That is like saying telling a Classic era Doctor Who fan that the series was "marred" by cheesy special effects and a general cheap look...THAT IS PART OF THE APPEAL FOR SOME PEOPLE!! I LOVE that they had one hallway the first season. Love. And I uber-dig the 90s aspects of the early seasons. I think the entire series is informed by a generally 90's attitude or a kind of Gen-X hangover sensibility, and that is an elements I find appeals to those with particularly refined palates.

I agree with everything else you wrote, however. Interesting.

[ edited by DocBenway on 2013-08-14 02:19 ]
Mr Reddygirl has been out of town for a couple of weeks and I just completed watching the entire show again.

I started watching from the very beginning and was 33 then. I'm not sure I would say the later years are better but I do think they are richer and deeper and that's how it should be with a classic TV show.

We hear a lot these days about the new Golden Age of Television and BtVS definitely belongs in that canon, one reason being is that the show evolved as it went along.
It's not that I saw the later seasons first - I had seen the earlier seasons, and I enjoyed them. But I didn't really get hooked until Season 5. And Season 6 deepened my love. Once I was hooked, I was able to go back to the earlier seasons and learn to love them as much as the later ones. But without being a part of a greater whole, the earlier seasons were just entertaining television to me. They seemed to have so much more weight and resonance when I could see how deeply committed to character and theme the show's writers were. (I was just out of high school at the time for what it's worth. I saw the earlier seasons in reruns on FX.)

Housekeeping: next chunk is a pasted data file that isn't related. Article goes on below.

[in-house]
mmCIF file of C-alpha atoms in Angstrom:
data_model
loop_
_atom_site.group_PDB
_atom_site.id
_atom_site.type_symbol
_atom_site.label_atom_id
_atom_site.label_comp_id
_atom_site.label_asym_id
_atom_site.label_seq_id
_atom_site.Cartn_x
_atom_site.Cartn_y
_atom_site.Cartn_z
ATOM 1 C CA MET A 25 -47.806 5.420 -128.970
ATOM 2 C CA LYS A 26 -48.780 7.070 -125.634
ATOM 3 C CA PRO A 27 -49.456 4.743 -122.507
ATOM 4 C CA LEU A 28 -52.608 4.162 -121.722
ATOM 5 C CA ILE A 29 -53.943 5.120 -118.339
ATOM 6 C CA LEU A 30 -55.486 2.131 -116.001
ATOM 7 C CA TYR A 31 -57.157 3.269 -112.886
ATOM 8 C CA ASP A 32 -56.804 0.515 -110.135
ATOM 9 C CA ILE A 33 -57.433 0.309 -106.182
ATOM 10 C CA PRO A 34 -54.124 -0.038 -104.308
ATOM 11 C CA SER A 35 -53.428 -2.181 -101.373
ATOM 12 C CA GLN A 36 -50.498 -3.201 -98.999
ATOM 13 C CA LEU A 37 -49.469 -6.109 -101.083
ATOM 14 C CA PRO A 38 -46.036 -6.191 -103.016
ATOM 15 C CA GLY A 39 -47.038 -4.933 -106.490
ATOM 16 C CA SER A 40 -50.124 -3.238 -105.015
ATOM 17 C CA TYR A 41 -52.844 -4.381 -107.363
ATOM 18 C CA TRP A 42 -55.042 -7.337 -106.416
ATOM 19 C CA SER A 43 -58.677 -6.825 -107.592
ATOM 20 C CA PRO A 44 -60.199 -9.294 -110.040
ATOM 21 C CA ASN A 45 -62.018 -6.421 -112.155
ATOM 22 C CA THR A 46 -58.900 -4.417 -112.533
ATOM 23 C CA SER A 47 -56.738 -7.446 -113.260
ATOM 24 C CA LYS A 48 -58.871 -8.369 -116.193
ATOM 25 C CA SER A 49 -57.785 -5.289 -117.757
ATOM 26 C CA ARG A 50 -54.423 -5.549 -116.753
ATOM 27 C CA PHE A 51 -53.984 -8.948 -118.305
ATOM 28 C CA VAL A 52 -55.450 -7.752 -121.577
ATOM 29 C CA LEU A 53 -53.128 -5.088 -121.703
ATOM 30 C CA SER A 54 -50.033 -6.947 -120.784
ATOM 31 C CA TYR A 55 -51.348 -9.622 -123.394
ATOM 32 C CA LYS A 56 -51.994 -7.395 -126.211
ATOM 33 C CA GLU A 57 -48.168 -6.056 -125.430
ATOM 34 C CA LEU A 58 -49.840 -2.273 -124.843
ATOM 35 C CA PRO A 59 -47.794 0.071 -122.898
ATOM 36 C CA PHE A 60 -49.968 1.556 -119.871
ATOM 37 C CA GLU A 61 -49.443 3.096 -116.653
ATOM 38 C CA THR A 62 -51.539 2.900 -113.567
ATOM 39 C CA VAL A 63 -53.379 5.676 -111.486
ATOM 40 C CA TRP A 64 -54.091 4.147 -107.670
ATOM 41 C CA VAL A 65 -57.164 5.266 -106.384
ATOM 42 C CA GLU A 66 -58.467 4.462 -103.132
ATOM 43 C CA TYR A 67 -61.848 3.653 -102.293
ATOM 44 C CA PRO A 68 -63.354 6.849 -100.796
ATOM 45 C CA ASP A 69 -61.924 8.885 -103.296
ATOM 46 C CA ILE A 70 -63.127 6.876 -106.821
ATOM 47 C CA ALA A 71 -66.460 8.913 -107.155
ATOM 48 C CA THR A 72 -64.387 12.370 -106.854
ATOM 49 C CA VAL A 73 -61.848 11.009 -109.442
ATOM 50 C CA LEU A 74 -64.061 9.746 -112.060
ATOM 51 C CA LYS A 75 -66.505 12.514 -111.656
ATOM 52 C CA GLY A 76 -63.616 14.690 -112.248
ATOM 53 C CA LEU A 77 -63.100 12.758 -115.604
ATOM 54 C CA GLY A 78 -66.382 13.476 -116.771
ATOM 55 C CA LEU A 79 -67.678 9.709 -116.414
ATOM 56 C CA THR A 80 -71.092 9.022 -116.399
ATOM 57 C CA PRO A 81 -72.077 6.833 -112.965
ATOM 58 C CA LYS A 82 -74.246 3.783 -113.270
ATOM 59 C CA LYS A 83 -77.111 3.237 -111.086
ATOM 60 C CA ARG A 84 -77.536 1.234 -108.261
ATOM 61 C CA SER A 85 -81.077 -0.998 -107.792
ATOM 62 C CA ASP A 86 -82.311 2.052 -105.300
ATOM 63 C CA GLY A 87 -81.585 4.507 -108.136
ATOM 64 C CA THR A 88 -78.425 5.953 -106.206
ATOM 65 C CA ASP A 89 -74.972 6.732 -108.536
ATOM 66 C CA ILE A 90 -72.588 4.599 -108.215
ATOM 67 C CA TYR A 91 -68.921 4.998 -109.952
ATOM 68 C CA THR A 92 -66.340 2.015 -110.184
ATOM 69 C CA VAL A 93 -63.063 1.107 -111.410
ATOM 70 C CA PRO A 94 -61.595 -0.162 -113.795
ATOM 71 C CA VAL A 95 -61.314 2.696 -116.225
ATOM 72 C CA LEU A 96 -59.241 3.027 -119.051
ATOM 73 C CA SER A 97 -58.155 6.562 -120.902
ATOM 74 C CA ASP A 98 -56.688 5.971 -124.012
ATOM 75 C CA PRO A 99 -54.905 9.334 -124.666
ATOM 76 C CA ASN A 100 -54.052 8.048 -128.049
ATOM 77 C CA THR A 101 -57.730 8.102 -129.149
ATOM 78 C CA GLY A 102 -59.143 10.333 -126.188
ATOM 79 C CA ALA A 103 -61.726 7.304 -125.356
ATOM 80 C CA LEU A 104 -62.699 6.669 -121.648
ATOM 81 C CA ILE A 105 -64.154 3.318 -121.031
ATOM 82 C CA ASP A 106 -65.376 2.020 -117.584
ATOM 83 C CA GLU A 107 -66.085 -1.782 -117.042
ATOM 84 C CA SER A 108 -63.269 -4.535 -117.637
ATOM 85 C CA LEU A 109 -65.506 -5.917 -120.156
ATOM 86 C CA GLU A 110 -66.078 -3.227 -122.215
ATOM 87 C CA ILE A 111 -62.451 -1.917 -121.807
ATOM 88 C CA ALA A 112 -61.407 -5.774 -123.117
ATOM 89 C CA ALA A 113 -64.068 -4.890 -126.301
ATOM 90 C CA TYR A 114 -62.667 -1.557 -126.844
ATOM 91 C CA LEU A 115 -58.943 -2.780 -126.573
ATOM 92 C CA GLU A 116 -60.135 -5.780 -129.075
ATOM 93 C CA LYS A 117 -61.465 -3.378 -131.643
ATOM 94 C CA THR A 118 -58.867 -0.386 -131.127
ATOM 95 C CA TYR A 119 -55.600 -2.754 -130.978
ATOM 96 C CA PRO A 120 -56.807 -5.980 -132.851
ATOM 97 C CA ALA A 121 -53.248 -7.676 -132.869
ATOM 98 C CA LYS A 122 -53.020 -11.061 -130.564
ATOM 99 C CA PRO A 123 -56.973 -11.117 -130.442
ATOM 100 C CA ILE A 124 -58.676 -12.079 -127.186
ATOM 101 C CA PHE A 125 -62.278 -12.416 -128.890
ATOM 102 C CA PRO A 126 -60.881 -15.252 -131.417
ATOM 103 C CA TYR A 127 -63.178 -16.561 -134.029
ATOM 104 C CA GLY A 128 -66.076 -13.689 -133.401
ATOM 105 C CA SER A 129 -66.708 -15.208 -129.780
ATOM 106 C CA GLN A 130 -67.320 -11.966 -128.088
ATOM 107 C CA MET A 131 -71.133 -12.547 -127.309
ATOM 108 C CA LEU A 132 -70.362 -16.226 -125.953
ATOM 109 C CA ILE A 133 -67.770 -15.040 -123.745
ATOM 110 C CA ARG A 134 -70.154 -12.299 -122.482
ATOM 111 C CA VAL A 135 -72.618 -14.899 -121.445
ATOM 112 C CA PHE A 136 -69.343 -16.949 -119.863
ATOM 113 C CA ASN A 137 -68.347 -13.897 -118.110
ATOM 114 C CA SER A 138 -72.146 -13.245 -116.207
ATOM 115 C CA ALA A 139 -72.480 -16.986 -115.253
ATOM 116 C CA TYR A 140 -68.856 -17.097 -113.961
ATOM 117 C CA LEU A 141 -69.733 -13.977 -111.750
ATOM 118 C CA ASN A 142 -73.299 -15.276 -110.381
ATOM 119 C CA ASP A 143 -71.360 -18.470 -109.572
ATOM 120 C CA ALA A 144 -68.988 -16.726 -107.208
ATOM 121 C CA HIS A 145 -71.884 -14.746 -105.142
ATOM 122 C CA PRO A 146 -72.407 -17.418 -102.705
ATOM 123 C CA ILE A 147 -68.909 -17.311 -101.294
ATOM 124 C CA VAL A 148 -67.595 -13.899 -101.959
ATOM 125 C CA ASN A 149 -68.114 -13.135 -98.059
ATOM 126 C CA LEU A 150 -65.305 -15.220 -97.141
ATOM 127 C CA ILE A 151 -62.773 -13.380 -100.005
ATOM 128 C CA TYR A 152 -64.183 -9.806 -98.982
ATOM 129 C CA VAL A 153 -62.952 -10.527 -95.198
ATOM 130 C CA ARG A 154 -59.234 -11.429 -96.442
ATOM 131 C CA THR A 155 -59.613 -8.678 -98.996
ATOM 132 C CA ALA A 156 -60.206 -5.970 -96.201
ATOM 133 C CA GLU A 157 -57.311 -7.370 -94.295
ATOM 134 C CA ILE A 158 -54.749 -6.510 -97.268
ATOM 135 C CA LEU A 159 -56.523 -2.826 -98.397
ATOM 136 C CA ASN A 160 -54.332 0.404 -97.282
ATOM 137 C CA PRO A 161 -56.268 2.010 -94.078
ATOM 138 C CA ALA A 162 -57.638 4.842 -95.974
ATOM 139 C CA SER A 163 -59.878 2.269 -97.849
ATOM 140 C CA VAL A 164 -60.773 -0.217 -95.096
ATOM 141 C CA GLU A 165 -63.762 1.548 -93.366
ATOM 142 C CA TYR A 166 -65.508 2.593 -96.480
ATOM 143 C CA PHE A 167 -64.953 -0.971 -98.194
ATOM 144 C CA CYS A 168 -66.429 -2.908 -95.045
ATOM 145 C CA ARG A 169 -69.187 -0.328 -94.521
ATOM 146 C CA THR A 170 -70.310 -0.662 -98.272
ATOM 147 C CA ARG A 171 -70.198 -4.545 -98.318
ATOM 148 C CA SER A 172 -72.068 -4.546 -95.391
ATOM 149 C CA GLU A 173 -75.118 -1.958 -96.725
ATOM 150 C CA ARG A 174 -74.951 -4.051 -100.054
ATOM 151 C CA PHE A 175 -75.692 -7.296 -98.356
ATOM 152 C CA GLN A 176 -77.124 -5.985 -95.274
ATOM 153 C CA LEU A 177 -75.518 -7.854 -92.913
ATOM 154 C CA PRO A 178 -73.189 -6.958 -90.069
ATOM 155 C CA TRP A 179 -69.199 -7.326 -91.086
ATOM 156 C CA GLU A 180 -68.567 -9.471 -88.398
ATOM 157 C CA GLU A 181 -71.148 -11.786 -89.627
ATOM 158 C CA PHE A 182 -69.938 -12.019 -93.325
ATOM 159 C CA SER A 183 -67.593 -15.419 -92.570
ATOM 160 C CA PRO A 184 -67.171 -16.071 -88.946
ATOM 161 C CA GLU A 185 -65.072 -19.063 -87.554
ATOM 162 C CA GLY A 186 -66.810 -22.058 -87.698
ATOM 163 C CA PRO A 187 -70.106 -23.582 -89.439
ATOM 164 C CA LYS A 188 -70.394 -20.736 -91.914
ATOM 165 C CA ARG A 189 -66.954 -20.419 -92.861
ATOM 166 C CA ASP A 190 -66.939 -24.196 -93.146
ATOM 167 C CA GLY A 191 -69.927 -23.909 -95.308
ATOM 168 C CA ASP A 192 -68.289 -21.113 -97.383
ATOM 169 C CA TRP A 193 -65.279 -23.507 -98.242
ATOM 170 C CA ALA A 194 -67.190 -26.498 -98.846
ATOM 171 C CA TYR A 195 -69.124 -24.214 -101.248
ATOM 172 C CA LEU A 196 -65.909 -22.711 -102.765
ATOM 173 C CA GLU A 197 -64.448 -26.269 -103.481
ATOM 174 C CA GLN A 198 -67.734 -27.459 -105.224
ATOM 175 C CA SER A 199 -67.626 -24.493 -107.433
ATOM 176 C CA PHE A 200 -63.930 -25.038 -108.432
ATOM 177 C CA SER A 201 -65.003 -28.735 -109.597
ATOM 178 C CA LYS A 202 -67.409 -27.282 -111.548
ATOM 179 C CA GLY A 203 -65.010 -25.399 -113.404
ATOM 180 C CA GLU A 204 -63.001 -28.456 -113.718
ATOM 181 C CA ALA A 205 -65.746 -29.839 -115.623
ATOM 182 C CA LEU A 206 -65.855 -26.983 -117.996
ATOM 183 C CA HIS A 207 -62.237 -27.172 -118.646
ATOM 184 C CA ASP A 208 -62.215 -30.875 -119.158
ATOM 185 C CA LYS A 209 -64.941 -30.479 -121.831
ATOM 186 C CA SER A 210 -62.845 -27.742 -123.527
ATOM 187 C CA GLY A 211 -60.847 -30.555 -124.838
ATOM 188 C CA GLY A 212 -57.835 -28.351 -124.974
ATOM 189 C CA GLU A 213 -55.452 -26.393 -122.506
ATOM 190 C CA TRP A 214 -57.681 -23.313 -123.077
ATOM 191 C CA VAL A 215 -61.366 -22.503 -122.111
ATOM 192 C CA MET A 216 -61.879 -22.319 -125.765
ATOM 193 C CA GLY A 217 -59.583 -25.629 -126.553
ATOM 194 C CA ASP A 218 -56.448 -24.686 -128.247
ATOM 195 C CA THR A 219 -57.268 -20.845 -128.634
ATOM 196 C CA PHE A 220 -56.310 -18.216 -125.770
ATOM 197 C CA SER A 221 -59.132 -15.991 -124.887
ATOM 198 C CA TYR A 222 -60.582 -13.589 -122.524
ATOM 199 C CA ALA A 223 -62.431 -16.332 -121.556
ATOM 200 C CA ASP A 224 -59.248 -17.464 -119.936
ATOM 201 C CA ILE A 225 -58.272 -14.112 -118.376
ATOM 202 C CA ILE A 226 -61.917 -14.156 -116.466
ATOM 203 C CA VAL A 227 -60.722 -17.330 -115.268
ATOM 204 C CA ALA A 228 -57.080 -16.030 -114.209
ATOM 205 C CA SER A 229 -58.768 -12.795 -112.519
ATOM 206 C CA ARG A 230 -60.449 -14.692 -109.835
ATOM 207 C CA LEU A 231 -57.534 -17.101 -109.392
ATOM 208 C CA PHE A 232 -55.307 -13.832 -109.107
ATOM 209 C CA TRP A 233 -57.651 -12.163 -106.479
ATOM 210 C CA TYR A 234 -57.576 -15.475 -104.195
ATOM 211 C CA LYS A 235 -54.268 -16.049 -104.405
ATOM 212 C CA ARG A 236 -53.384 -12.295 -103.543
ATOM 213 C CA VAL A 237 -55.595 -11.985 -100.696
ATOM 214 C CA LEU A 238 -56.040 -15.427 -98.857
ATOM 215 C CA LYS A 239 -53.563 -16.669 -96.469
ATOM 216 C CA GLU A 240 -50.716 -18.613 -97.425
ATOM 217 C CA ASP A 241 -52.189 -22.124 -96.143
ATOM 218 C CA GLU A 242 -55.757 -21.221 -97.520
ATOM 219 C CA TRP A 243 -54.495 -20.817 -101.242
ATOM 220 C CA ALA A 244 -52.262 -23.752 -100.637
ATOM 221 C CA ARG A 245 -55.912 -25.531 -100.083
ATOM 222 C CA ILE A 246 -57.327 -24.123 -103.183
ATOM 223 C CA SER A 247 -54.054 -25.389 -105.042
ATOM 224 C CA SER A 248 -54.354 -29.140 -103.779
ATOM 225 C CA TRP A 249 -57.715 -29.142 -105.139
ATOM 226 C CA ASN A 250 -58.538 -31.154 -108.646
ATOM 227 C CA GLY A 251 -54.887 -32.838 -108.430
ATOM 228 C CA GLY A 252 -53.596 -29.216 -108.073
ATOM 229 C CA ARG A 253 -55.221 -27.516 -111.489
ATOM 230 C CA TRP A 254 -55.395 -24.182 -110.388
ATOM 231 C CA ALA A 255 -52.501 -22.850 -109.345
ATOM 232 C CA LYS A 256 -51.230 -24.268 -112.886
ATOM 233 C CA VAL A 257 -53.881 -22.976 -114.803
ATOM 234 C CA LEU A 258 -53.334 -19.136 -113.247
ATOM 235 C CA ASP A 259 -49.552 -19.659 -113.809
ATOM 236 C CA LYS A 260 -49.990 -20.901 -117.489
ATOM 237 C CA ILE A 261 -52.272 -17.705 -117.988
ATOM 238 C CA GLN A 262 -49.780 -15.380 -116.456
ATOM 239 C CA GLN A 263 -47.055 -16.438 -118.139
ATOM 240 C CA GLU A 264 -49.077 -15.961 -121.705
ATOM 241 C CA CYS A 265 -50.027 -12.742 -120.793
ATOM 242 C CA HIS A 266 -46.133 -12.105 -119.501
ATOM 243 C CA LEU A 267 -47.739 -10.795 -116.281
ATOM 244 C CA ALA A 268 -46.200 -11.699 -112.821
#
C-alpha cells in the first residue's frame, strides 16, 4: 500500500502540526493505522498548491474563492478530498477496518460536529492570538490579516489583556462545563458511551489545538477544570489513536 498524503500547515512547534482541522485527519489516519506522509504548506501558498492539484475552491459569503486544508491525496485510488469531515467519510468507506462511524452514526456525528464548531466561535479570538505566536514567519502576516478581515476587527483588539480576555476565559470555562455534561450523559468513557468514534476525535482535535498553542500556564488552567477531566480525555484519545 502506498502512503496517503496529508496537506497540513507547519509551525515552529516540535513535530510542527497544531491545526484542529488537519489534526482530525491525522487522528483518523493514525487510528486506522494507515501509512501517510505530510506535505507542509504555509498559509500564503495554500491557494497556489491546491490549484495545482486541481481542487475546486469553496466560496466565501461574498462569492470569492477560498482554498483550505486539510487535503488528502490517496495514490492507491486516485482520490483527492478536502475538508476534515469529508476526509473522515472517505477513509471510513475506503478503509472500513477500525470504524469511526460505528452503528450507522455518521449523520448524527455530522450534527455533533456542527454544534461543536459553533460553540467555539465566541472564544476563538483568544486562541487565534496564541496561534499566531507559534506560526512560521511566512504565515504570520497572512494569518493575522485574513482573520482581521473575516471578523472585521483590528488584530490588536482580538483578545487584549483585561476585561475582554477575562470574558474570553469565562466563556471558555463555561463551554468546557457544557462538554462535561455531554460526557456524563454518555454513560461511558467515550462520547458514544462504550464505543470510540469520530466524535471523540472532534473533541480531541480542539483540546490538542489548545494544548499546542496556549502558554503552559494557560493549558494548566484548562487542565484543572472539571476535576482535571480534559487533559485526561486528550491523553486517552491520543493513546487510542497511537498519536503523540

And yes Reddygirl - BtVS absolutely is there at the beginning of the 'Golden Age of Television,' and I'll admit I always feel a little miffed anytime I see it left out of the discussion. A lot of the creators of the shows in the discussion were influenced by two shows: The Sopranos and Buffy, but more often than not, the Sopranos are mentioned alone. Sigh.
I also watched it from the very beginning. I would say it was even my favorite show, I never missed it.
But starting in season 5, not only did I never miss it, I also taped it, and usually watched it more than once before the next episode.
By season six I was talking about it online, although I guess not in the more well-known places. Voyforums was the only one I found. I was a computer newbie with extremely slow dial-up. Anything with pics was out of the question. And here I am, 10 years after it's ended. I watch a snippet every night as I am winding down to go to sleep, and another when I get ready for work in the morning.